Many problems in the modelling of materials call for a synthesis of approaches used at both the atomistic and the continuum levels. One notable implementation of this type of strategy is in the construction of local constitutive relations which serve to provide a microscopic underpinning for the energetics of phenomena ranging from interfacial debonding to dislocation nucleation. The need for atom- istics in the formulation of such local constitutive approaches is twofold; first, atomistics can serve as the basis of the constitutive phenomenology itself; secondly, atomistics can be used to make quantitative tests of the assumptions which underlie the continuum framework. The present work demonstrates this strategy through the examples of two types of continuum models: the Peierls framework used in the analysis of dislocation nucleation in solids and the type of model used to describe interfacial debonding. Using atomistics within the framework of the embedded-atom method, we test each of the central assumptions in the Peierls- type analysis separately. The insights of this analysis are then combined to test the energetics predicted by the Peierls dislocation model as a whole via consideration of the Lomer dislocation in aluminium. These calculations demonstrate that the local constitutive framework leads to significant errors for rapidly varying slip and opening distributions and yield suggestions for the further refinement of continuum models.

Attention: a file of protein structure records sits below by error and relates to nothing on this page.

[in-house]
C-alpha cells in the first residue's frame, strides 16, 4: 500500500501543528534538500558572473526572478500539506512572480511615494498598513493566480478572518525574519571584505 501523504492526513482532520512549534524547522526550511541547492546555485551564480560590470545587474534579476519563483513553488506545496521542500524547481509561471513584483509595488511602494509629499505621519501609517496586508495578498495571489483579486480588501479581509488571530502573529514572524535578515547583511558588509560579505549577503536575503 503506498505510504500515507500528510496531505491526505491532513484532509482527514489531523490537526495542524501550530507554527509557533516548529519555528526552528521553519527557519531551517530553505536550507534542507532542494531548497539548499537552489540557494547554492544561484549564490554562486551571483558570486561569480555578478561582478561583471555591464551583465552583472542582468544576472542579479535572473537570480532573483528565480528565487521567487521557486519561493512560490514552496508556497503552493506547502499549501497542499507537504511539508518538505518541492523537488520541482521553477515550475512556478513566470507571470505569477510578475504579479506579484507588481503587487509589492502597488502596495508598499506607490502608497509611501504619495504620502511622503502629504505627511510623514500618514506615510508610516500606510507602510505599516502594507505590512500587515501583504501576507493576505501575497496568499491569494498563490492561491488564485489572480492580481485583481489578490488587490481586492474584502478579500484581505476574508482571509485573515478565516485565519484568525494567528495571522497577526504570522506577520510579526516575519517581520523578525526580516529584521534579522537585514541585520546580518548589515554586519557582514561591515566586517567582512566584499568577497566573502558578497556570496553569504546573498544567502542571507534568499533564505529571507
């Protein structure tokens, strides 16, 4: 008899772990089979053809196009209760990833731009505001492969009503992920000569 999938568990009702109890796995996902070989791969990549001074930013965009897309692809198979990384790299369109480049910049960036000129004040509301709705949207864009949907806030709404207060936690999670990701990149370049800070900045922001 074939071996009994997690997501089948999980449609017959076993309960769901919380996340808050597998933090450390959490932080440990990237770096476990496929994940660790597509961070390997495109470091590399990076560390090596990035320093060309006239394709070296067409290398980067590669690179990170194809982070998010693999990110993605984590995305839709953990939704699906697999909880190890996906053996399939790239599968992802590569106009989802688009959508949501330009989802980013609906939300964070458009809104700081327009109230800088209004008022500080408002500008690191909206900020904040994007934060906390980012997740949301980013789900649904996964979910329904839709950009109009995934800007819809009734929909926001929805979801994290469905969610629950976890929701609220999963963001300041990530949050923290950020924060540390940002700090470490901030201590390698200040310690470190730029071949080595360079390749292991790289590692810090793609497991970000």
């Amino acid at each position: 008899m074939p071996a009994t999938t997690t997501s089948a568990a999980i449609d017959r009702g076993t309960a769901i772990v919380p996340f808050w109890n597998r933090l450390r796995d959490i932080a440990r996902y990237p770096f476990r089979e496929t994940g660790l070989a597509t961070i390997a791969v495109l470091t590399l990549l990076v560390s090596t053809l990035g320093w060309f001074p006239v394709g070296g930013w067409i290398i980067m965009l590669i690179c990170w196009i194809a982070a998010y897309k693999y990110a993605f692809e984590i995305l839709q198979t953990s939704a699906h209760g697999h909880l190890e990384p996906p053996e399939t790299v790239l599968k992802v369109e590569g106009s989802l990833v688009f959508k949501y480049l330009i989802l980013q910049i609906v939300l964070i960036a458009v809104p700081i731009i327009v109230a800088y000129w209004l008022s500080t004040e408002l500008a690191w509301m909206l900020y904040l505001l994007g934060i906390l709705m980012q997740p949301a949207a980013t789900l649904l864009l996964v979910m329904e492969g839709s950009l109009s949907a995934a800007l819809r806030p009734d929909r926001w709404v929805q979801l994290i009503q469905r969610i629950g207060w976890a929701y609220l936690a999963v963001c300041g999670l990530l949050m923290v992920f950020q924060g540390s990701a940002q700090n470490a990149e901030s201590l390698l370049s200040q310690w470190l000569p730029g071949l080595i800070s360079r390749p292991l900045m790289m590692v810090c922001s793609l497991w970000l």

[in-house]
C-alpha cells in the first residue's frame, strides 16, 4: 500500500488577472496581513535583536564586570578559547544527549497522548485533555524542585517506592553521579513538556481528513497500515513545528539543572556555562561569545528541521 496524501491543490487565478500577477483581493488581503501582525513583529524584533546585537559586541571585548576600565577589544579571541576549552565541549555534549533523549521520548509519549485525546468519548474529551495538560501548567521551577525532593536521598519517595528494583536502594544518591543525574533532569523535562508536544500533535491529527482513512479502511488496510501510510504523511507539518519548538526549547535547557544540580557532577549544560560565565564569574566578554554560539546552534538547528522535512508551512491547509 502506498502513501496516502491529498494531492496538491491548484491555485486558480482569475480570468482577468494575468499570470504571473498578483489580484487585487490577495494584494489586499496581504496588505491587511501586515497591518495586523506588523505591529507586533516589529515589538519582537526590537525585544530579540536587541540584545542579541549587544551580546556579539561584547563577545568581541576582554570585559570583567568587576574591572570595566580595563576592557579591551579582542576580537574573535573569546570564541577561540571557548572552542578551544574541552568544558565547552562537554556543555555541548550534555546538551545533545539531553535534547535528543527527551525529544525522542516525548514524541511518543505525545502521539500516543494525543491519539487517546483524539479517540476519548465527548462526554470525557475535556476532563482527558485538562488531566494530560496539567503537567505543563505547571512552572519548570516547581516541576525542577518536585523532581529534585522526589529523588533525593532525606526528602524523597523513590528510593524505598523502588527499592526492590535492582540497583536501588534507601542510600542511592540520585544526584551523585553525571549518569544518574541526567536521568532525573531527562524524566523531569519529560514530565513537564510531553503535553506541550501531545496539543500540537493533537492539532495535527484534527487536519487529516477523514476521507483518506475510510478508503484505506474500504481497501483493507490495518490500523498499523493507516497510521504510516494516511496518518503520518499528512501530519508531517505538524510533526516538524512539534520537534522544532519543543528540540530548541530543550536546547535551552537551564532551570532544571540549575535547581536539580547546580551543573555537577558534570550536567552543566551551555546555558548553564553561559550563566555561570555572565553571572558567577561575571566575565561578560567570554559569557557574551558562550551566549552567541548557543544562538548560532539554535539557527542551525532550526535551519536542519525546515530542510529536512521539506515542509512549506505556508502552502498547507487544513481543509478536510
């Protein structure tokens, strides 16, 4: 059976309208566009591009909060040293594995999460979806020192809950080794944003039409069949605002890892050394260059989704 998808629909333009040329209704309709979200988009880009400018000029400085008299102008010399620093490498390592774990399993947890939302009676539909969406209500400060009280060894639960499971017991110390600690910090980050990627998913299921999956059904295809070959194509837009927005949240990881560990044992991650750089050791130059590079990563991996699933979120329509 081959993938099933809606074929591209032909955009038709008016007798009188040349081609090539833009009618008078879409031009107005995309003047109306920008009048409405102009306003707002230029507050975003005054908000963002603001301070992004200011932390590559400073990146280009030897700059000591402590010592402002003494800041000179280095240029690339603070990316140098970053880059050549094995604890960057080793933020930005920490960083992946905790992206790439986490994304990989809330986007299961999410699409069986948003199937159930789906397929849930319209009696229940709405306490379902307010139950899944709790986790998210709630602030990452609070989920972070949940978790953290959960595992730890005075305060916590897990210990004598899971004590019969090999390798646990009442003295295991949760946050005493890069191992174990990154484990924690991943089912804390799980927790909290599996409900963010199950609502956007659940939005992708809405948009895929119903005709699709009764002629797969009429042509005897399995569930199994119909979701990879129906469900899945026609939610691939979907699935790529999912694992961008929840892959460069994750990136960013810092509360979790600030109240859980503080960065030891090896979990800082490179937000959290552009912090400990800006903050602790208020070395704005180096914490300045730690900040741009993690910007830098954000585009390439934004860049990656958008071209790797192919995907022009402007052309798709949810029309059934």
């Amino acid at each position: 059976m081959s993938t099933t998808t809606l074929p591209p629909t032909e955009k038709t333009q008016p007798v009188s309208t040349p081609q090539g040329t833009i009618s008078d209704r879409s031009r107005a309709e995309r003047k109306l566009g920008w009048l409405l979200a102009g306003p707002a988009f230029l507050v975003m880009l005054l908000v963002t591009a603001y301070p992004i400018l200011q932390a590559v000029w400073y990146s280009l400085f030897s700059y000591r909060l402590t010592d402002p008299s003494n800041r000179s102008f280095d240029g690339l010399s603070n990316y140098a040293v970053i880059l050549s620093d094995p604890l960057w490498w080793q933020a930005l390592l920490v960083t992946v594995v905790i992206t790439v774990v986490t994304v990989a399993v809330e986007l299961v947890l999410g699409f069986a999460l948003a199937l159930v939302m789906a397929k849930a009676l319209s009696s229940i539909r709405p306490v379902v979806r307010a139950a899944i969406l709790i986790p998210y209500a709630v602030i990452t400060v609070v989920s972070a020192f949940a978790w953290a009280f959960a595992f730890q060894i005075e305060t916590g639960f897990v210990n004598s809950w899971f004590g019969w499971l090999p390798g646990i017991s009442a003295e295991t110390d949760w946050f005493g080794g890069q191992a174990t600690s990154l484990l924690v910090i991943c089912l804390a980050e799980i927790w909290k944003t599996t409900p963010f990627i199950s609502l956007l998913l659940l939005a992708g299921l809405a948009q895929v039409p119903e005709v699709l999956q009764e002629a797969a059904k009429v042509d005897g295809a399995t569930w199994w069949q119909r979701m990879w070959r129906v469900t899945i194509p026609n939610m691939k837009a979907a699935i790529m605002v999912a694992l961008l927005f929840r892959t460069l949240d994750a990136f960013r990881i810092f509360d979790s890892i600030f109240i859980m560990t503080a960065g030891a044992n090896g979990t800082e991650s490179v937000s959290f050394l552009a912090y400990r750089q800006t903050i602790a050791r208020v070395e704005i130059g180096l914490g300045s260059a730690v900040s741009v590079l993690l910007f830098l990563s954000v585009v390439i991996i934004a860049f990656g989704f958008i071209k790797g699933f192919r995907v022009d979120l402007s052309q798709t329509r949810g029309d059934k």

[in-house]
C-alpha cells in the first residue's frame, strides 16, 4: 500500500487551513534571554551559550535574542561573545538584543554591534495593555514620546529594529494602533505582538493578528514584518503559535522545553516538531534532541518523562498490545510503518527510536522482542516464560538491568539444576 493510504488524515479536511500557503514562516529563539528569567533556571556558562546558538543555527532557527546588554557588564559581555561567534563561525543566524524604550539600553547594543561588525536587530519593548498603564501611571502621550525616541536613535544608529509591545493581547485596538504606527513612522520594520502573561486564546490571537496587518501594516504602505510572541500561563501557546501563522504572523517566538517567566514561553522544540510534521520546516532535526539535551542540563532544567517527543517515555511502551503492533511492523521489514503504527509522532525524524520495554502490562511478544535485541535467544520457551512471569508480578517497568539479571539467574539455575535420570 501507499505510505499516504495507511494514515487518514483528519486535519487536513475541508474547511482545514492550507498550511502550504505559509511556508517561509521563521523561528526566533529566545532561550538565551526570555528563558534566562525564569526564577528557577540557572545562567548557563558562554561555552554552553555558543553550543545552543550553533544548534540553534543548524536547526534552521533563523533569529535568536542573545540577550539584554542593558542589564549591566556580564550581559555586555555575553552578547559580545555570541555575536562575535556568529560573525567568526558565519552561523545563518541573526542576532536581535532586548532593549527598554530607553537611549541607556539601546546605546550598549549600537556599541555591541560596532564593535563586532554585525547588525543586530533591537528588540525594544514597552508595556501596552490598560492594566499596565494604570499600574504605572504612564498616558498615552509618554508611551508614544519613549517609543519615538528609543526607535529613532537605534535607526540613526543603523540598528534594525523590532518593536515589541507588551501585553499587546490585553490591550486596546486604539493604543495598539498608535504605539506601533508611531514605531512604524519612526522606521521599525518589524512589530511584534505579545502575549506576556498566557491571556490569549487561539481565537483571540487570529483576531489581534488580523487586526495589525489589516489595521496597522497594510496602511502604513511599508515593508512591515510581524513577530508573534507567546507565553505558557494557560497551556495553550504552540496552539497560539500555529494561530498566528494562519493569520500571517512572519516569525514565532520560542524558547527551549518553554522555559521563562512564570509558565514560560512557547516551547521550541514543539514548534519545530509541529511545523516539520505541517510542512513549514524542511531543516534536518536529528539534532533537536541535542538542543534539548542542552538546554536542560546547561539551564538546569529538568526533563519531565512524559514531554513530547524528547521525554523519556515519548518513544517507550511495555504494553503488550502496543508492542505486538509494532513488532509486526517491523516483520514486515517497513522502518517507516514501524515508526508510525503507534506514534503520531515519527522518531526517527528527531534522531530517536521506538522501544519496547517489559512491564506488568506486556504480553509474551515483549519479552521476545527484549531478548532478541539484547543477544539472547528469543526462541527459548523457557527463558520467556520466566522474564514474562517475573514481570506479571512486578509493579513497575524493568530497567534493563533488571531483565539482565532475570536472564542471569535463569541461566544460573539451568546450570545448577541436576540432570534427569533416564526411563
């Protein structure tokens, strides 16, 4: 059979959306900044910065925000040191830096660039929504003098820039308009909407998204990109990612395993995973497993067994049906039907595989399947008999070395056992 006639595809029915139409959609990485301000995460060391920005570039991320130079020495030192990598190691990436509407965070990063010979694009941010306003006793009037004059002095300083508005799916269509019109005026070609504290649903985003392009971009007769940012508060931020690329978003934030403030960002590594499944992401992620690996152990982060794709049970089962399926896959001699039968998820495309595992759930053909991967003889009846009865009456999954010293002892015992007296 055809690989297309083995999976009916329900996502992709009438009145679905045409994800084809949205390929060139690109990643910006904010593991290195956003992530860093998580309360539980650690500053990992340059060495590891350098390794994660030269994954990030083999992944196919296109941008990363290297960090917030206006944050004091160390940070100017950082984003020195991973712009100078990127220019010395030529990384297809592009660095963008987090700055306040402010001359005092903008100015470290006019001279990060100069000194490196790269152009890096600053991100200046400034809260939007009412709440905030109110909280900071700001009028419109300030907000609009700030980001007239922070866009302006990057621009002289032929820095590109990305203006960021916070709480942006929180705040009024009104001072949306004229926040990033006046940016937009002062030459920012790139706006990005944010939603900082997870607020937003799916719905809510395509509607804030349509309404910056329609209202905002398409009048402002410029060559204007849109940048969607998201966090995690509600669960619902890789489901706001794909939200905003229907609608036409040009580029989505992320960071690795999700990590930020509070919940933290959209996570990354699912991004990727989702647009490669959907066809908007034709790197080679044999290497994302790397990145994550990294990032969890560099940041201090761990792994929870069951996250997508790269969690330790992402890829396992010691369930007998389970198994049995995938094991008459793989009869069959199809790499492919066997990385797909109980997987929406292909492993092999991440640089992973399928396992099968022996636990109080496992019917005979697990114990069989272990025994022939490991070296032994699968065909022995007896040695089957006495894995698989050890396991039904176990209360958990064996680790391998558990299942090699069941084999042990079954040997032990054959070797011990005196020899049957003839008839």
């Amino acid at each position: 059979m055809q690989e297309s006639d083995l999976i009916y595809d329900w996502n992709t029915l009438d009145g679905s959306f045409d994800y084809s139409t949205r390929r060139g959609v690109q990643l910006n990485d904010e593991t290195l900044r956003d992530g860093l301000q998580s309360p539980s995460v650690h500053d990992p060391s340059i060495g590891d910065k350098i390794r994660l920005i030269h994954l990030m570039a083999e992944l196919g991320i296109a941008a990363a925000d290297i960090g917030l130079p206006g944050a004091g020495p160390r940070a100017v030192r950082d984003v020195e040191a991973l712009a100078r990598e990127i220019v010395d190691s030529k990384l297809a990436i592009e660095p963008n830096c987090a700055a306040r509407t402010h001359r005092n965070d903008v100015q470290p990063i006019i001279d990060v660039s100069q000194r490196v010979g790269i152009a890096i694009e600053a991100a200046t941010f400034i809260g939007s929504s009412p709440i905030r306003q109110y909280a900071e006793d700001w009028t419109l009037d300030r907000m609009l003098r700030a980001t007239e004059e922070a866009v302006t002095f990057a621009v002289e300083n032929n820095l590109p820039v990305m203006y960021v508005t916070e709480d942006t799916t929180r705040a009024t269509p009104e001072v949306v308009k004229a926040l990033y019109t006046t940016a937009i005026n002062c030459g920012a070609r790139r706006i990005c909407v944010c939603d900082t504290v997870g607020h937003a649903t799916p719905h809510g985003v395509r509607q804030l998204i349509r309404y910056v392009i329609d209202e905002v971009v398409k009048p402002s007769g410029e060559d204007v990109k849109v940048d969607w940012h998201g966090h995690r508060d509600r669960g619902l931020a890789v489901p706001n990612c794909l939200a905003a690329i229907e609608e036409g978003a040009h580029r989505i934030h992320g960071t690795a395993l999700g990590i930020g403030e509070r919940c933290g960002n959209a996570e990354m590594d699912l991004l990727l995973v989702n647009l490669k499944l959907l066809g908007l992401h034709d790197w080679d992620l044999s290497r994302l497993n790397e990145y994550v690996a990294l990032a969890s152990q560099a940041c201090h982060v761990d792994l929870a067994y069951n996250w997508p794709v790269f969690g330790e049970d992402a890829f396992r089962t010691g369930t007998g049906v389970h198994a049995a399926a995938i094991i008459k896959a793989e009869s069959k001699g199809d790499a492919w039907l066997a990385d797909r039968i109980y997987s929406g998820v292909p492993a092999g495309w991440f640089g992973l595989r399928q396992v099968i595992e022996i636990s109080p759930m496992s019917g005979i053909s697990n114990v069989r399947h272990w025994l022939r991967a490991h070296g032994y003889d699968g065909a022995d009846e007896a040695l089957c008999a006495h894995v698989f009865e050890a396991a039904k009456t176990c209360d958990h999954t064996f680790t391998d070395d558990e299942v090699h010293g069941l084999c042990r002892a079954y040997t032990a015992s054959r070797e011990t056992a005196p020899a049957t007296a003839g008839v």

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Journal Philosophical Magazine A: Physics of Condensed Matter, Structure, Defects and Mechanical Properties
Miller, R, & Phillips, R. (Rob). (1996). Critical analysis of local constitutive models for slip and decohesion. Philosophical Magazine A: Physics of Condensed Matter, Structure, Defects and Mechanical Properties, 73(4), 803–827. doi:10.1080/01418619608243690